On the flip side: The Kansas City Chiefs took Tyreek Hill, a running back/kick returner, in the fifth round of last year’s draft after Hill pleaded guilty to felony domestic violence and battery by strangulation of his pregnant girlfriend in August 2015. As a rookie, Hill scored 12 touchdowns for the Chiefs (three rushing TDs, six receiving touchdowns, three touchdowns on special teams) and helped the team win the AFC West Division title.
Brandt sees a significant difference in the two situations.
“Tyreek Hill’s incident was not on tape and this guy’s was,” Brandt said of Mixon. “It never goes away when it’s on tape.”
But the off-field spotlight tends to diminish, said Chiefs coach Andy Reid, when the player is productive on the field and remains off the police blotter in his new town.
“This country gives you a second chance if you handle yourself the right way,” Reid said, reflecting on Hill’s situation in Kansas City. “There’s no room for errors for some of these situations. So, you have to do your homework and make sure the kid is focused in on making sure he does the right thing. ... That’s what we did with Tyreek, and it’s worked out so far.”
Asked what he’d tell a team with Mixon on its draft board, Reid said: “I would just say that you have to do your homework.”
Mixon, who was not invited to the NFL combine, shined during a March 8 Pro Day workout at Oklahoma that drew rave reviews from NFL scouts. Although several teams attended, only the Minnesota Vikings sent both the head coach and general manager to OU’s pro day session. NFL Network reported Mixon held private meetings with four teams (Detroit, New Orleans, Cincinnati, Cleveland) before his Pro Day workout in Norman, Okla.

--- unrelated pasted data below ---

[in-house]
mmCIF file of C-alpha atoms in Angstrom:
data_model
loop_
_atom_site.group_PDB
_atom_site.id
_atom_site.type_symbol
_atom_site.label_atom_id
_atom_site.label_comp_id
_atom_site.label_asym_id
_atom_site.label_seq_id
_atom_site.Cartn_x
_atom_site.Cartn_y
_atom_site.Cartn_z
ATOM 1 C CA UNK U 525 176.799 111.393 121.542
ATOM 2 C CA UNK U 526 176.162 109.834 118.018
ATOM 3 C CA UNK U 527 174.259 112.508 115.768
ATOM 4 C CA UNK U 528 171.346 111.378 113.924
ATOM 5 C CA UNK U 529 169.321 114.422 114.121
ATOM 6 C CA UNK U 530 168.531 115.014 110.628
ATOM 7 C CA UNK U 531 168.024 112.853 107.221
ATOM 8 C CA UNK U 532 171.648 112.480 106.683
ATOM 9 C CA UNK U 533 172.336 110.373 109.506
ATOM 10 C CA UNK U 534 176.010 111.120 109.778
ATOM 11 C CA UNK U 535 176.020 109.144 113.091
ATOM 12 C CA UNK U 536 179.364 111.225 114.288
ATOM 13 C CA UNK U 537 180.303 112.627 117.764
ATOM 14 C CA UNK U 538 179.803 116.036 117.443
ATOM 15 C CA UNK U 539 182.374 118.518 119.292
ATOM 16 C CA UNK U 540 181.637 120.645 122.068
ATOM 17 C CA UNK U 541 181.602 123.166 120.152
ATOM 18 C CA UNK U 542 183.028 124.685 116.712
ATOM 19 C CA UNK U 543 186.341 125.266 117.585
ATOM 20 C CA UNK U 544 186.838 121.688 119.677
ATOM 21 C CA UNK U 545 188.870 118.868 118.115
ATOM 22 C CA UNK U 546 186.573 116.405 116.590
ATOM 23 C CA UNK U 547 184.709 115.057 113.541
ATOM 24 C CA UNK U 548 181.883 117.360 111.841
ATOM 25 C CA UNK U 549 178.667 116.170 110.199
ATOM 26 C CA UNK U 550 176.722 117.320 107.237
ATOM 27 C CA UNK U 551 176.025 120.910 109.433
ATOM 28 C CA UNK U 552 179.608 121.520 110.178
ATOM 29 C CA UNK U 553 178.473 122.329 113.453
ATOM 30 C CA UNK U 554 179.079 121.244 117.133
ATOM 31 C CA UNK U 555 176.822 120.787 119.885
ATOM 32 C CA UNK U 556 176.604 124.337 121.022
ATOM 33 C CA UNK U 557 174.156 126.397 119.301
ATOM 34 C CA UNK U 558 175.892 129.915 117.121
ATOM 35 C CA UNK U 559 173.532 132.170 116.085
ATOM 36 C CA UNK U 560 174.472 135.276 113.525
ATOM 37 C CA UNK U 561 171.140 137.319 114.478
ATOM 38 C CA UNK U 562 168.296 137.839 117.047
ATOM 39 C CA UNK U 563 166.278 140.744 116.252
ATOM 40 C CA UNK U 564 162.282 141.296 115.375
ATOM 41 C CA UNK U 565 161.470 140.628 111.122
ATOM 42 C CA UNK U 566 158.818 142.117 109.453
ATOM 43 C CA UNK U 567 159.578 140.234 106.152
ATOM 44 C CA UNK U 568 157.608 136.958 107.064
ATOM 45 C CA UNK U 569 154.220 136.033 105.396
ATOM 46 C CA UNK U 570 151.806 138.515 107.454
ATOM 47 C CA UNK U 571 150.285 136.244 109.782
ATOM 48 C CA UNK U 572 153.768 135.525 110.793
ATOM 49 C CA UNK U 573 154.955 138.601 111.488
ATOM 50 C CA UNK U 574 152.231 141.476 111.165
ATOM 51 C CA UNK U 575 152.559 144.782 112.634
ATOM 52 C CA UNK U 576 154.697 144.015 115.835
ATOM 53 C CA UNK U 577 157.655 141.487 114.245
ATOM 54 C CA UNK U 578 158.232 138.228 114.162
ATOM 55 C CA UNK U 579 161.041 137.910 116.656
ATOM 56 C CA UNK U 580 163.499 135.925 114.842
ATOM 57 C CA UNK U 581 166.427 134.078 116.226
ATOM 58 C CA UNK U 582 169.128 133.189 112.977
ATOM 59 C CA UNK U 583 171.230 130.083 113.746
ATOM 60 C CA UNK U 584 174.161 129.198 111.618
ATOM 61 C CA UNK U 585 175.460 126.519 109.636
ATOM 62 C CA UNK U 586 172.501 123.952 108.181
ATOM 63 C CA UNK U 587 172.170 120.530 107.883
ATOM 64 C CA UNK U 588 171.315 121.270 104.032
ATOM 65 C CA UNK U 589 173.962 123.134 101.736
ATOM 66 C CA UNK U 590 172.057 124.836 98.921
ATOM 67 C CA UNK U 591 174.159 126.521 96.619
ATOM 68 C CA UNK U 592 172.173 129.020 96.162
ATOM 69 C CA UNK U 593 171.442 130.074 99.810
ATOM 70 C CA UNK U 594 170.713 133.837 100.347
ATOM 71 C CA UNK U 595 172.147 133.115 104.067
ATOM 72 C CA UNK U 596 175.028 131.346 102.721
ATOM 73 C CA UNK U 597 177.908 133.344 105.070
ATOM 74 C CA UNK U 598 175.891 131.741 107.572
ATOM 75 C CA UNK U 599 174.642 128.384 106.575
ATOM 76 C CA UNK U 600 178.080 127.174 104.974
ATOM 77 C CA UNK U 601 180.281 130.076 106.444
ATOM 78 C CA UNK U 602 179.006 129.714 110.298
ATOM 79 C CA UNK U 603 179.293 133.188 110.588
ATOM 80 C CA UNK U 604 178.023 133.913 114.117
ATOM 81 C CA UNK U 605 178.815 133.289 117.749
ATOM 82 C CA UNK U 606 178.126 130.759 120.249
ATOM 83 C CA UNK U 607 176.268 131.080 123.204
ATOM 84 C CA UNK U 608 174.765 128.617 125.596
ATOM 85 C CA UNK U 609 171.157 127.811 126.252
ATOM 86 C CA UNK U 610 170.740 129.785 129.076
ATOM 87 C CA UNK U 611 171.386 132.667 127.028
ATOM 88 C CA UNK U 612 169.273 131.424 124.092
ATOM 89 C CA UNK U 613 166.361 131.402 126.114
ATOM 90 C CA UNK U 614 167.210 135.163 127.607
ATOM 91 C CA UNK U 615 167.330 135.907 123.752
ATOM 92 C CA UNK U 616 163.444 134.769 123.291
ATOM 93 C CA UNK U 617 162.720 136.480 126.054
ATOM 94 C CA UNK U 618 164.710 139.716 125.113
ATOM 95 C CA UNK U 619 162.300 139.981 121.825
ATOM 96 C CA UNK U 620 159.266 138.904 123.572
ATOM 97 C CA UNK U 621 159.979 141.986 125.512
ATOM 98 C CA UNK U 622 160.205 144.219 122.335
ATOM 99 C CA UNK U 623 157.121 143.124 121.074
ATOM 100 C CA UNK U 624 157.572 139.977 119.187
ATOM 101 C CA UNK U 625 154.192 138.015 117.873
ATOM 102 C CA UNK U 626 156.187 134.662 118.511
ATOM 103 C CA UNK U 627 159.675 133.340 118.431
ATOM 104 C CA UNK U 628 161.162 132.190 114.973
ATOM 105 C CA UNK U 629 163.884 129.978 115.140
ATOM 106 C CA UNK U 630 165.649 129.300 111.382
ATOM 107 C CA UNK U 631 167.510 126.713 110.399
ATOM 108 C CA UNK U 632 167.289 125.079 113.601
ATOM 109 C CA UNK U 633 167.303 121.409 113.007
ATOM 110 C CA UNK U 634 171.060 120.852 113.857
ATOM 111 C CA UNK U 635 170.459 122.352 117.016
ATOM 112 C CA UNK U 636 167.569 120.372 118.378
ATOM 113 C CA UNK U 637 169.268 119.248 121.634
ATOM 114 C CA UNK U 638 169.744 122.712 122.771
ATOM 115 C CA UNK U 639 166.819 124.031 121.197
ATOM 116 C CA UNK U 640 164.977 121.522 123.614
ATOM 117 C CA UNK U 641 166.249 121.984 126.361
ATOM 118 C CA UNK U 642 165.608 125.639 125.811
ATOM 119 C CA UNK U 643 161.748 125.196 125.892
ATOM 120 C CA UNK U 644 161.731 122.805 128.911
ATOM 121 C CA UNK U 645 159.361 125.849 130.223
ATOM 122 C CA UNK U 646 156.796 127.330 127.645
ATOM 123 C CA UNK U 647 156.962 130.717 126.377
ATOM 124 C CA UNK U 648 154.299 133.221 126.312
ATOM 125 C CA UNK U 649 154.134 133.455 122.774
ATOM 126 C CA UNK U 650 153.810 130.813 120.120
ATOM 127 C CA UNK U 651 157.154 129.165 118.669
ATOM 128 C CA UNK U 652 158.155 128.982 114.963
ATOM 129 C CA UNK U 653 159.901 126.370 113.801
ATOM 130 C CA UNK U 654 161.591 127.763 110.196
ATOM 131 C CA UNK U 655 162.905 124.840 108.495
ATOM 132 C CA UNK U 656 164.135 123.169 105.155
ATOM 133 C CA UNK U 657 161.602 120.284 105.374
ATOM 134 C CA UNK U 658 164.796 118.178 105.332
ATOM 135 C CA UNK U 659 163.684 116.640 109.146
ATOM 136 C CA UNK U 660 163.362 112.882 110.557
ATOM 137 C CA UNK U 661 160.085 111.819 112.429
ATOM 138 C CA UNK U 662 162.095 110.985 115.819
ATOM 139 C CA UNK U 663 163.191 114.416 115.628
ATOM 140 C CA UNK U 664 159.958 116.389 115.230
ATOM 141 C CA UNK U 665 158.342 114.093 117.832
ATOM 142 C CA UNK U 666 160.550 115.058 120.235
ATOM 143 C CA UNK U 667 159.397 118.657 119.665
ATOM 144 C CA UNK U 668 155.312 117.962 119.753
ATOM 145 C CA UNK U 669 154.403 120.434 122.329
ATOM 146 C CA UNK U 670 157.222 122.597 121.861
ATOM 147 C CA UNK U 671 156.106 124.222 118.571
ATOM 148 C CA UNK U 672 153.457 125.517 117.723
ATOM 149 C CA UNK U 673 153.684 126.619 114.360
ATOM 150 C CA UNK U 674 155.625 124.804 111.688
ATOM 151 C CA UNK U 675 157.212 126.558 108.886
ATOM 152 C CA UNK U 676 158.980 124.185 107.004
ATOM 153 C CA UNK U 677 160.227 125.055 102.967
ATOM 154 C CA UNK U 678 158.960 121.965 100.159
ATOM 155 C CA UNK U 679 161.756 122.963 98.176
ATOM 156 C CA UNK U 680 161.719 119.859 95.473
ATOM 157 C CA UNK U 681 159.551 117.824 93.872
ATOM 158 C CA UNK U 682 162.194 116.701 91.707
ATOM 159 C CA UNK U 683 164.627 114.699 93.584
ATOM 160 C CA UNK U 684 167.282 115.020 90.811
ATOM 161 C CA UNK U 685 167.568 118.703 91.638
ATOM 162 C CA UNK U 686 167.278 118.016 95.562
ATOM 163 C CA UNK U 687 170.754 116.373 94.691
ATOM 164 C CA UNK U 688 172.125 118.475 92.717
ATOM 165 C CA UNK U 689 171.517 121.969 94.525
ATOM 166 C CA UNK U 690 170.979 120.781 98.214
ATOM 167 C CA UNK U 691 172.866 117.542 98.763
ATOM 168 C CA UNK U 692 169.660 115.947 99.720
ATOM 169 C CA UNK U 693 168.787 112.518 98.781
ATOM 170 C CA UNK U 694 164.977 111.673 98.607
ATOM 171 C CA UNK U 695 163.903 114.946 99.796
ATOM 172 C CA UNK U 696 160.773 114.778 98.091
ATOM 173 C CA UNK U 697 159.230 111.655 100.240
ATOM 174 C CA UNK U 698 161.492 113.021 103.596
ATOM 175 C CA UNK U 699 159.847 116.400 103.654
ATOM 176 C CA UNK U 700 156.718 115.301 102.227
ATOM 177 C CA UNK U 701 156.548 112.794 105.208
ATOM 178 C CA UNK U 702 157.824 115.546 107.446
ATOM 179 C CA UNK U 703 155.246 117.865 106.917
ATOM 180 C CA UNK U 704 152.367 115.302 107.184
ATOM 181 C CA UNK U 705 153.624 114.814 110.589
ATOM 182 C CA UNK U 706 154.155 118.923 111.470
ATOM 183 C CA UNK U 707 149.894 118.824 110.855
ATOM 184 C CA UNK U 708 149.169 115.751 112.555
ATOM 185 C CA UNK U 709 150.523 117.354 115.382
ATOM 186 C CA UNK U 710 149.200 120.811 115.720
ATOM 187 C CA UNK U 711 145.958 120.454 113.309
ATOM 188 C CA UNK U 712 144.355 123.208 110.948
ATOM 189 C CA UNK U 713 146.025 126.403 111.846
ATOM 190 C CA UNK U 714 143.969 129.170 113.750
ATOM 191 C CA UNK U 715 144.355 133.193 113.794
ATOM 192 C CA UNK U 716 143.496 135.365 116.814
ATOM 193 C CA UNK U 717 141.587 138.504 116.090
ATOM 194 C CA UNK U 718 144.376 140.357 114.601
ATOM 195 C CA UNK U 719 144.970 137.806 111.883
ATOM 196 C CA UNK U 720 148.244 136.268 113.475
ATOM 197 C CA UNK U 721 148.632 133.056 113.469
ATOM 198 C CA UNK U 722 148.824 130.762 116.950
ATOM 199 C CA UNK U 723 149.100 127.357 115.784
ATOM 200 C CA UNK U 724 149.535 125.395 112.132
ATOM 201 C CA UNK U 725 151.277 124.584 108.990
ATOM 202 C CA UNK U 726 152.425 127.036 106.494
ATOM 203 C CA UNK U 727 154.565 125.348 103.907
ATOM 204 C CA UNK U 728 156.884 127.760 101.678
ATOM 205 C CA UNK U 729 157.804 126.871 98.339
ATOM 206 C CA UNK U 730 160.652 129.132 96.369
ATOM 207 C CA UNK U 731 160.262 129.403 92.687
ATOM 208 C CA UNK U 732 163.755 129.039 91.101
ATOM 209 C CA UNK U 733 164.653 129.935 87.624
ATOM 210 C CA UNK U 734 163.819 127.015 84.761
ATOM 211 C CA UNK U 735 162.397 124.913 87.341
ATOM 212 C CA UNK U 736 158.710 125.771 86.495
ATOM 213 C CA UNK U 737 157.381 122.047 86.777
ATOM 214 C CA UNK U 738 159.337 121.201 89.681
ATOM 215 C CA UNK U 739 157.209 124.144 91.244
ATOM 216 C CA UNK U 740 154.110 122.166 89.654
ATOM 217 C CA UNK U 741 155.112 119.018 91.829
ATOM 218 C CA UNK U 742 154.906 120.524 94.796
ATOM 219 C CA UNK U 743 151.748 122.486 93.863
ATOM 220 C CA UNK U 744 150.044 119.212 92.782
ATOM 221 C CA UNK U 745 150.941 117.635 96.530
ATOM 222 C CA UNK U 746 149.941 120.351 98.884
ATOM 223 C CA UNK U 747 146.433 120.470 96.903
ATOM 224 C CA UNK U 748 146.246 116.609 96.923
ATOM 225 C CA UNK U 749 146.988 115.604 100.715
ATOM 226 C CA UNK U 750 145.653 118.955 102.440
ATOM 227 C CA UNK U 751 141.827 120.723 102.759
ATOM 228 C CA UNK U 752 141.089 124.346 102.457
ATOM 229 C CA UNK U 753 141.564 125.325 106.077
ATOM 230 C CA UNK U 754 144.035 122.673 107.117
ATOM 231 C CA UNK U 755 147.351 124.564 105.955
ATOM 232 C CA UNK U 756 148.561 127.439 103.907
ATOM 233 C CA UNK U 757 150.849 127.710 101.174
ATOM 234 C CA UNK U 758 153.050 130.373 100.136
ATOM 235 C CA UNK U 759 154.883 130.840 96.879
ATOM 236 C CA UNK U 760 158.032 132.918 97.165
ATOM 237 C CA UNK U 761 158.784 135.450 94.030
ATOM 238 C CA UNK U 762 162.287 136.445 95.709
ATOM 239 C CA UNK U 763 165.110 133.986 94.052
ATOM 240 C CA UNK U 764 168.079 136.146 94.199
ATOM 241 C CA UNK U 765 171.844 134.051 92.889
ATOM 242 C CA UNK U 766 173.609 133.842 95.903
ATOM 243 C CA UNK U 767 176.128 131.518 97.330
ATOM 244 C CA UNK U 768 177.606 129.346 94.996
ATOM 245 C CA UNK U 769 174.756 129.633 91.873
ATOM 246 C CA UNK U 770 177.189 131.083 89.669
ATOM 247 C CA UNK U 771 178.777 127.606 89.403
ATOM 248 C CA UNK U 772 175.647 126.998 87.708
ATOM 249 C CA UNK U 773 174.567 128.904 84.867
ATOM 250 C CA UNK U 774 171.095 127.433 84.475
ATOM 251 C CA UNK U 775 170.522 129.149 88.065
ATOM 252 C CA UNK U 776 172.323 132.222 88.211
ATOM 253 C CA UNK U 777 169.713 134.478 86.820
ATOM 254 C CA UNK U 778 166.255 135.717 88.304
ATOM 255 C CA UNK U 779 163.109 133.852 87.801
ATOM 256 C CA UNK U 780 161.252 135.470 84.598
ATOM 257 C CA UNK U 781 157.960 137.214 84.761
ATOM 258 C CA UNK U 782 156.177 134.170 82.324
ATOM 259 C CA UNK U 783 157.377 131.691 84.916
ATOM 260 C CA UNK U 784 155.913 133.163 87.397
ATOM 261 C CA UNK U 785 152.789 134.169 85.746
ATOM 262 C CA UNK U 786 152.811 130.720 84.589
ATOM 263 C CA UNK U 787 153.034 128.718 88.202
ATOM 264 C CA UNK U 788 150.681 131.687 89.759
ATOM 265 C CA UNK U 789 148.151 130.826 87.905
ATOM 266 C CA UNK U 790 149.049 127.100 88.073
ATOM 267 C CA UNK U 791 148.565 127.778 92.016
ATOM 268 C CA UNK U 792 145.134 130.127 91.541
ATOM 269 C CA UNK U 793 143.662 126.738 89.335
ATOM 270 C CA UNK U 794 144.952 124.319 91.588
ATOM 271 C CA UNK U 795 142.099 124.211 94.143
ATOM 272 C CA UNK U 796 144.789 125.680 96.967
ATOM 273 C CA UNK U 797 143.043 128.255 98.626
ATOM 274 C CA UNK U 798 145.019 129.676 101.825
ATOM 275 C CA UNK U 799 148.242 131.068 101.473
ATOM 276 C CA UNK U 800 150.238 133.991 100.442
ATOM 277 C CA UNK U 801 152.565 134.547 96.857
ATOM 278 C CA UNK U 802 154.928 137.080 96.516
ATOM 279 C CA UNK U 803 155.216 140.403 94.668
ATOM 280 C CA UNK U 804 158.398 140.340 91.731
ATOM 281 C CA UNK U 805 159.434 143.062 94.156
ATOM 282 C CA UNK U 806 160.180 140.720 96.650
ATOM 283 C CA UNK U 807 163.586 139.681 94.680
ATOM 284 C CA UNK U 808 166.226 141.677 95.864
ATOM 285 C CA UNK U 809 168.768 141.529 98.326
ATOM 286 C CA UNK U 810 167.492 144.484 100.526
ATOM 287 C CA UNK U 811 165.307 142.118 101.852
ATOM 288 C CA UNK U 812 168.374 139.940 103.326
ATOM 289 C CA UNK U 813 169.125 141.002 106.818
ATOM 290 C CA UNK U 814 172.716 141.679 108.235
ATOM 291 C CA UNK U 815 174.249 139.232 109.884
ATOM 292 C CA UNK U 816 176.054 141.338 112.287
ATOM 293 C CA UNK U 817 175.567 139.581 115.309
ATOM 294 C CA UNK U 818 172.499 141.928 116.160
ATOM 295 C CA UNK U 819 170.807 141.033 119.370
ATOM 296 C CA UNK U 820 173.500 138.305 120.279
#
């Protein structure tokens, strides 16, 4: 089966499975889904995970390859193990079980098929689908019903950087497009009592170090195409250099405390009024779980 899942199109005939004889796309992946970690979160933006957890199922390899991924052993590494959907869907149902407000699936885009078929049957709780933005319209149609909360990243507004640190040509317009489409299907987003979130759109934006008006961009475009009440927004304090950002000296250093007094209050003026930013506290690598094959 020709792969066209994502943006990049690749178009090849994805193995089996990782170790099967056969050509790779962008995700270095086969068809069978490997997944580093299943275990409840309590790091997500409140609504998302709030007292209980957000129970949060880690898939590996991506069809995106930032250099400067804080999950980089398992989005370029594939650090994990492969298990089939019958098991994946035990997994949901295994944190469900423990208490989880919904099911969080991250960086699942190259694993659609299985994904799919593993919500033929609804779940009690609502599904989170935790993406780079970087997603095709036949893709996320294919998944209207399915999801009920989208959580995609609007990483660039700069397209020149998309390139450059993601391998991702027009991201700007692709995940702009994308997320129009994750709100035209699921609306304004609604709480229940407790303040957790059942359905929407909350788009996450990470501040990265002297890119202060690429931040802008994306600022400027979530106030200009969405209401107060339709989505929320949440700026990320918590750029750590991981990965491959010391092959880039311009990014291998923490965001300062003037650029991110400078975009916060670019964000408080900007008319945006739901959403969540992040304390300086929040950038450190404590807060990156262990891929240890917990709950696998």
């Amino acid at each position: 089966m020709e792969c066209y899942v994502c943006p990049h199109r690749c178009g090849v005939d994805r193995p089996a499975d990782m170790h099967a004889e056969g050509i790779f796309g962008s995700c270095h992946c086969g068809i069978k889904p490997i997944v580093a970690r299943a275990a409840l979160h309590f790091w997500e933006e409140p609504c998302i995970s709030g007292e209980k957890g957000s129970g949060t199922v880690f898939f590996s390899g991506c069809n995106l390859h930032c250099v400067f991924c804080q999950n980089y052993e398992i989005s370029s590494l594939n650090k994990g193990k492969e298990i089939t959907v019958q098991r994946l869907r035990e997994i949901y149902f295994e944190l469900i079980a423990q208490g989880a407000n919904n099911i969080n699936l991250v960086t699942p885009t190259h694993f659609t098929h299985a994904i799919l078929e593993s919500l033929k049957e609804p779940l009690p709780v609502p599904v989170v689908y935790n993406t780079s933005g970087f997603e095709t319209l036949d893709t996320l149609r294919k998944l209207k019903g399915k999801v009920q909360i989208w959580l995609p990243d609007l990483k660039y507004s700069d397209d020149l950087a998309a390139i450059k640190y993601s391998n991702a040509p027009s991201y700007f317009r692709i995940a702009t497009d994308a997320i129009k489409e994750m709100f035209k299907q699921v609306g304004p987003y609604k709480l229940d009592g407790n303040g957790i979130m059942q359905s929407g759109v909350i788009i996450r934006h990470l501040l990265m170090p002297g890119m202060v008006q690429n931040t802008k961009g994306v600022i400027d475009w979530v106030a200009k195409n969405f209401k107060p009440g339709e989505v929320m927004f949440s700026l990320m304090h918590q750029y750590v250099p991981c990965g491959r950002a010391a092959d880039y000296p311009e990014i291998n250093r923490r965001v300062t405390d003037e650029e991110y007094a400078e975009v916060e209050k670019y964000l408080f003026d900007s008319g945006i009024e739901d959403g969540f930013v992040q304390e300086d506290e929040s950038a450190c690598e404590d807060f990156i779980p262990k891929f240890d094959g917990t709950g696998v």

The Denver Broncos also had a visit with Mixon. Afterward, Broncos coach Vance Joseph said: “I thought Joe was a nice young man. Obviously, he had an issue … but he’s owned it. We brought him in and talked to him for a day. He’s been remorseful for his mistake and he’s a nice young man.”
Yet it remains anyone’s guess how such a visit would impact a team’s thinking on draft day. Brugler ranked Mixon as the No. 65 prospect among the Top 100 players in this year’s draft, but conceded the off-field issue pushed down his final ranking of a player who rushed for 2,027 yards and caught 65 passes for 894 yards in his two seasons at OU. In 25 college games, Mixon scored 26 touchdowns in scrimmage situations and also returned a kickoff for a touchdown.
Brugler said Mixon “would be a first-round pick” without the off-field incident and might push LSU’s Leonard Fournette (No. 17 prospect) as the top running back taken. Dropping him to No. 65, Brugler said, is a concession to the fact that individuals who follow the NFL draft have “never seen anything like this before” with another prospect.
But in an era dominated by social media, Mixon’s character-related issues remain “a very, very, very hot topic” in the minds of NFL owners, Brandt said. In Brandt’s estimation, Mixon could have boosted his draft stock by taking part in anger-management classes immediately after playing his final college game and circulating that information to NFL executives.
That did not happen. What happens next, in regard to Joe Mixon’s NFL future, is anyone’s guess.